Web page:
Do Reasons for Marijuana Use Affect Other Drug Use?

Posted by | Alcohol and Drug Use | June 29, 2015

Researchers out of New York University’s Center for Drug Use and HIV Research wanted to examine the reasons for illicit marijuana use and whether or not these reasons related to users’ choices of other drugs. Marijuana is often referred to as a “gateway drug” that many drug users begin with. Because research is lacking in regards to illicit marijuana users who use other drugs, they were hopeful that the results might help inform prevention efforts. After analyzing data from 15,000 high school seniors, they found the following:

“The researchers found that using marijuana to alleviate boredom was associated with increased risk for reporting use of powder cocaine or hallucinogens other than LSD. Nearly a fifth (19.8%) of the sample reported using marijuana for insight or understanding and this reason was also positively related to use of hallucinogens other than LSD. And, 11% reported using marijuana to increase the effects of other drugs; this was a consistent correlate of reporting use of each drug examined in this analysis, even when controlling for sociodemographic and substance use variables. ‘Interestingly, we found that using marijuana ‘to experiment’ decreased risk of reporting use of each of the eight drugs examined before adjusting for other variables,’ said Palamar. ‘The marijuana users in this sample who used to experiment were consistently at low risk for use of nonmedical use of prescription narcotics.'”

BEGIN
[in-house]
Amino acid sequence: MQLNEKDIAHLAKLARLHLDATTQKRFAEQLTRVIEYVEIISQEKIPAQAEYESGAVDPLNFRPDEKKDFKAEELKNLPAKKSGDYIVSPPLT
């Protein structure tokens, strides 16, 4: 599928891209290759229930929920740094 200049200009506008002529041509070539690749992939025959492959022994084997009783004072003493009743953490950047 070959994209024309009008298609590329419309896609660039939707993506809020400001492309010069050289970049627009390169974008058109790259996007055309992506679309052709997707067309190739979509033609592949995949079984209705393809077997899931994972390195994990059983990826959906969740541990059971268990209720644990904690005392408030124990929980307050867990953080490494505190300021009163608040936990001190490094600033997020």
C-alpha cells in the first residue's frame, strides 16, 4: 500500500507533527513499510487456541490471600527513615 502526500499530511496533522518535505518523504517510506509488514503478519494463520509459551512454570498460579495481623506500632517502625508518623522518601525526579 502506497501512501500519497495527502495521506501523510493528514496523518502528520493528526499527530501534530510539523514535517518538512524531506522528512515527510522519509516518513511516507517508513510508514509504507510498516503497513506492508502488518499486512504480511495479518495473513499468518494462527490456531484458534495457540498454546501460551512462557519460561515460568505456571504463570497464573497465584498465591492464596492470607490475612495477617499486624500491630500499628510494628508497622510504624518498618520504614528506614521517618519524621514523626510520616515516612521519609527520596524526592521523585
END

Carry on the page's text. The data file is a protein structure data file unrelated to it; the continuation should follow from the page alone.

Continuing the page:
Click here to read the full release for Science Daily.

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